Khoisan four end hunger strike
Khoisan four have ended their strike after meeting new ANC leader Cyril Ramaphosa, who were striking on the lawns of the Union Buildings in Pretoria and handed memorandum of grievances and dressed in traditional Khoisan attire. The four Khoi activists, MPL Christian Martin, Shane Plaaitjies, Chief Khoisan SA and Brendon Billings have been demanding to meet either the President or Deputy President. Originally three members of 49-year-old Chief Khoisan SA,Shane Plaatjies, 23 and Bredon Billings, 37, they travelled 1 200km to Pretoria where they were joined by MPL Christian Martin who said he did so after the three had been turned away.The four left Port Elizabeth on foot on November 13 for the journey to the Union Buildings to hand over a list of demands. They arrived on November 30. Recently, the four spoke out against the alleged harsh treatment they received after security staff at the Union Buildings in Pretoria denied them access. As one of those who have been following this case since it came into public domain, today was the 23rd day since they began their quest for justice after walking all the way from the Eastern Cape. Apparently, one of the activists is admitted to hospital but that hadn’t deterred others from continuing with the strike. Ramaphosa made a commitment to the Khoisan four that he was taking their demands seriously and they would be given consideration by government.On the other hand, Khoisans expressed their appreciation that Ramaphosa had taken time from his pre-Christmas schedule to meet with them. They expressed happiness they would be heading home for Christmas themselves.There are reports that activists are expected to fly to Port Elizabeth on Sunday in order to get home in time to spend Christmas with their families. In a video clip appearing on twitter, one of the activists said “This morning, I spoke to the Lord and I said I leave it all in your hands, my dreams have now come true.”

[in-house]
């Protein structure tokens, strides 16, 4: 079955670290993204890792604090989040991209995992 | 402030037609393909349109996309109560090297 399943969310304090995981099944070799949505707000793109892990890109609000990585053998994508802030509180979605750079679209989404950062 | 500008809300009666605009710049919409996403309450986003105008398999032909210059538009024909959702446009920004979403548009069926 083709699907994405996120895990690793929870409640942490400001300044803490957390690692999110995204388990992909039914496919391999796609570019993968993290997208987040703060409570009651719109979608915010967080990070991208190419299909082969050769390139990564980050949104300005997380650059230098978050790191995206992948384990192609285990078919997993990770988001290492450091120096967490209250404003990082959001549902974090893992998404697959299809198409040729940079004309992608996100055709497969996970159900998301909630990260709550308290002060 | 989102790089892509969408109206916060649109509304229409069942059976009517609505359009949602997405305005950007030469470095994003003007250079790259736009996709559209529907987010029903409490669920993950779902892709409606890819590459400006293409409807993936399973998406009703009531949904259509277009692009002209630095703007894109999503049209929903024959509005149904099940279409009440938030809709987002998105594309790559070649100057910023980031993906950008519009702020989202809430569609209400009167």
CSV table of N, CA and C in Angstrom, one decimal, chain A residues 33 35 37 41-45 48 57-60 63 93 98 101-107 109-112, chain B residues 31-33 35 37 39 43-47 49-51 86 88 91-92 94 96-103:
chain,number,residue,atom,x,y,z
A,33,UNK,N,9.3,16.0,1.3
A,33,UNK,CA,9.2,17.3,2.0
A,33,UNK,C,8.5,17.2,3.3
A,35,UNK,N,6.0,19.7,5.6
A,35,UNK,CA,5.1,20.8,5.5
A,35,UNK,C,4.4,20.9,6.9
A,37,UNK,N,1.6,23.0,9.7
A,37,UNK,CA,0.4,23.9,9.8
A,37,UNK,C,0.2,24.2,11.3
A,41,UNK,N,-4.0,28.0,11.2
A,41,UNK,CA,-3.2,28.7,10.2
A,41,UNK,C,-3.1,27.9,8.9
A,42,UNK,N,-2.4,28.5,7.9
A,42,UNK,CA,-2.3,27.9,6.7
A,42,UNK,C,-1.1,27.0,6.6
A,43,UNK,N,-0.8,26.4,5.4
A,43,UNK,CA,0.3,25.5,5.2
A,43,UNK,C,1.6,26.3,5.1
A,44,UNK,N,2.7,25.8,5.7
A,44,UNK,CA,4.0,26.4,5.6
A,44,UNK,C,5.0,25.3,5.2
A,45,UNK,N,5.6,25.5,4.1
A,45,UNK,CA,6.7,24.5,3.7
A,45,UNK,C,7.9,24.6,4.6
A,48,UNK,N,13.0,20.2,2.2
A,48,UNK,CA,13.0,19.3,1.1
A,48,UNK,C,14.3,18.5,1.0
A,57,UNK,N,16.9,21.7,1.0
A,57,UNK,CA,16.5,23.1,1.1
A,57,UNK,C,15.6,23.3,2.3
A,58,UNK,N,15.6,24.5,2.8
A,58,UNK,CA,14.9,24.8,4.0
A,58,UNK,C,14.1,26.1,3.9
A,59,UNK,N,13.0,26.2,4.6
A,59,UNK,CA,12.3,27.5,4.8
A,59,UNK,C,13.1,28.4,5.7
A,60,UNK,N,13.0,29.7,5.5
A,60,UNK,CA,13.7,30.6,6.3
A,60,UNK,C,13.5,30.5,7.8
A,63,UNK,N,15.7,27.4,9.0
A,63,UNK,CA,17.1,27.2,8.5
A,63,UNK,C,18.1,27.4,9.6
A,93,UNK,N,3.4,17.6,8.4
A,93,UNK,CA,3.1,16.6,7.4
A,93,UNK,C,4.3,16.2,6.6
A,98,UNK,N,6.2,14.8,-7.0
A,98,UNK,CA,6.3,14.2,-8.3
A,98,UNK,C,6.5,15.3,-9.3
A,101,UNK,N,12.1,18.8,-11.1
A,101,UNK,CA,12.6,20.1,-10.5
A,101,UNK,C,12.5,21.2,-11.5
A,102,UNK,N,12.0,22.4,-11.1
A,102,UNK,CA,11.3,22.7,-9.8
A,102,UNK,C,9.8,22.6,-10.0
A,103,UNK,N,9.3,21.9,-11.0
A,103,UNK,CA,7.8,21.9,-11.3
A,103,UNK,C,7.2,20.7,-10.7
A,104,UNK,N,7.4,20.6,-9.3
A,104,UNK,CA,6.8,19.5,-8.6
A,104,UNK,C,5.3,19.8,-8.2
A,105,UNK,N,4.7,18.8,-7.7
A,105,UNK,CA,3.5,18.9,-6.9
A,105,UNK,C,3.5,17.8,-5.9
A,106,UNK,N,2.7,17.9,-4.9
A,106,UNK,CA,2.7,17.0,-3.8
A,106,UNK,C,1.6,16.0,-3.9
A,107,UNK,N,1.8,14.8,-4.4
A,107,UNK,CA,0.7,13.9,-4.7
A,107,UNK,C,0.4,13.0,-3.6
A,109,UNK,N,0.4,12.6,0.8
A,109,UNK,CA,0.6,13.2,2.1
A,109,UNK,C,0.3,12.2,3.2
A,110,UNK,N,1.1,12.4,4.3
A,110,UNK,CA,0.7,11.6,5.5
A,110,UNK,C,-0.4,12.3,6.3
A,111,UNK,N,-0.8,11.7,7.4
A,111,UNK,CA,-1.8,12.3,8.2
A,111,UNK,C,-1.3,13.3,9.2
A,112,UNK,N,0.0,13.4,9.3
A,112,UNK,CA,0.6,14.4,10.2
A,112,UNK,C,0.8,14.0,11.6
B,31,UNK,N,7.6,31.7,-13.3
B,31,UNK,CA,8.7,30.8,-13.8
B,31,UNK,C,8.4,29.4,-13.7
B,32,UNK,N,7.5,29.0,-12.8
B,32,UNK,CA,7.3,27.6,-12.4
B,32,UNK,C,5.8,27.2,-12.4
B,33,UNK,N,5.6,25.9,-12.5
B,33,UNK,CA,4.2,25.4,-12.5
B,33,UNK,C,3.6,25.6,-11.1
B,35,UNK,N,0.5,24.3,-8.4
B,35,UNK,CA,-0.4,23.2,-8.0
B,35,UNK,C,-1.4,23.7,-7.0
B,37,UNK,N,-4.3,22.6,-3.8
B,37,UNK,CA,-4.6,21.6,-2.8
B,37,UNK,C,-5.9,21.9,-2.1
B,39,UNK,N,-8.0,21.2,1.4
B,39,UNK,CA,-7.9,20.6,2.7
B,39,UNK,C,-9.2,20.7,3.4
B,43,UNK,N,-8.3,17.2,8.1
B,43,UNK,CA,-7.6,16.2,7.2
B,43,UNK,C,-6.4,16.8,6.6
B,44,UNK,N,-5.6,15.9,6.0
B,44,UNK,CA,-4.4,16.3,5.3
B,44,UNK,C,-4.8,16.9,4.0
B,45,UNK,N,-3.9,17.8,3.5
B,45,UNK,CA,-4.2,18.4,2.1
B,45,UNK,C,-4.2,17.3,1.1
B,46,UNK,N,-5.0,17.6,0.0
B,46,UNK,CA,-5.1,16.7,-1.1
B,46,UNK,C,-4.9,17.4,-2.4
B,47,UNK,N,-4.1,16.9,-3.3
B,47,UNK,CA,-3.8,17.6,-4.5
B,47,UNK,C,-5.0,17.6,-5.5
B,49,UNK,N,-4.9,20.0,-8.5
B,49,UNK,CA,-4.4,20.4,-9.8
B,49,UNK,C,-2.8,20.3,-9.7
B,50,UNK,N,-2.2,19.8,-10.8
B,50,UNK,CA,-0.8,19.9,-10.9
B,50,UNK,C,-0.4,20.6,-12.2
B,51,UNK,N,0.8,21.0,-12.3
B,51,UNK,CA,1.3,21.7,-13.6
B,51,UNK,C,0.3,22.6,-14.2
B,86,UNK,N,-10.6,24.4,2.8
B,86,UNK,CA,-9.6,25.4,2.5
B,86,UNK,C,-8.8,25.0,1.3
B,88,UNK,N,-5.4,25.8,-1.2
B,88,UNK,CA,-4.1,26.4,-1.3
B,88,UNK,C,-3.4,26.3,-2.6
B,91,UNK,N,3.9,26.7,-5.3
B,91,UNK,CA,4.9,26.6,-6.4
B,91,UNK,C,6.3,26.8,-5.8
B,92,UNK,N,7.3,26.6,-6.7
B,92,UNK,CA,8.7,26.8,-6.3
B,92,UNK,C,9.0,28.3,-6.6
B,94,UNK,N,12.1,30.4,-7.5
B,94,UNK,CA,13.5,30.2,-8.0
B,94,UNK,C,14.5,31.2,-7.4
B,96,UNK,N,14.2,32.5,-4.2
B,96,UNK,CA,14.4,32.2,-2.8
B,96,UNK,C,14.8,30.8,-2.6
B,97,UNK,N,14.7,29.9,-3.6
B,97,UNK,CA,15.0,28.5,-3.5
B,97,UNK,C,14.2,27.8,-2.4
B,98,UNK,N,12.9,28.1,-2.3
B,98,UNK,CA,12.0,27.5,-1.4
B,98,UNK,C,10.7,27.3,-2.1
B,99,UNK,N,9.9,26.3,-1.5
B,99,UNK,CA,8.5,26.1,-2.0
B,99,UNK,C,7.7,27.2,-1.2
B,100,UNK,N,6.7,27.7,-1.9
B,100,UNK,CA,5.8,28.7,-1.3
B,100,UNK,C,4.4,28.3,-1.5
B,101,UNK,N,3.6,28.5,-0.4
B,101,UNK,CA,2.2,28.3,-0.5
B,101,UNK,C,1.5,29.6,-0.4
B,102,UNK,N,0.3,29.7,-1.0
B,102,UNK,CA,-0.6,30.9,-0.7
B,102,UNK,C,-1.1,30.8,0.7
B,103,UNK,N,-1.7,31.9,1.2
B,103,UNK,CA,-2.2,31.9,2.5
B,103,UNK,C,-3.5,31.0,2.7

The Khoisan first demand was for the South African government to officially recognise the community as the first citizens of the country. Also, they want their language, which was emblazoned on South Africa’s coat of arms to finally be included as an official language.In addition, they want the 1913 Land Claims Act to be scrapped or amended, as it was holding them from owning land.Khoisan believe they had land long before that time being the first nation and don’t want to be referred to as coloureds, rather wanted to be called Khoisan, bushmen, san or nama but not coloureds. It is not the first time we are making this call but this time it seemed that they were prepared to wait for the government to accept Khoisan memorandum and there’s no doubt that their patience has paid off with that Ramaphosa meeting. For those who don’t know, Khoisan is a unifying description for two groups of communities of Southern Africa, who share ethnic, cultural, and putative linguistic characteristics namely the hunters and gatherers San, and the pastoral Khoi Khoi. What the hunger strike by Khoisan tells us is that the agitation by peaceful means succeed in bringing about a number of changes. However, while the meeting with Ramaphosa was important, discrimination against Khoisan is still massive and hopefully they will get justice this time round.In your blogger’s view, the recognition will be beyond a significant symbolic victory. It will be a definitive moment of equality in South Africa that had long fought for, although the social inequalities are still facing rural communities today. The success of Ramaphosa saying that he takes the Khoisan seriously, lies in the recognition of community as part of South Africa and individuals that will contribute towards the fight for rights and equality of the Khoisan. The granting of citizenship will pay homage to these individuals and efforts and their desires and intentions will be fulfilled, they will be able to elevate the status of Khoisan’s in South Africa society without the sacrifice of heritage and culture.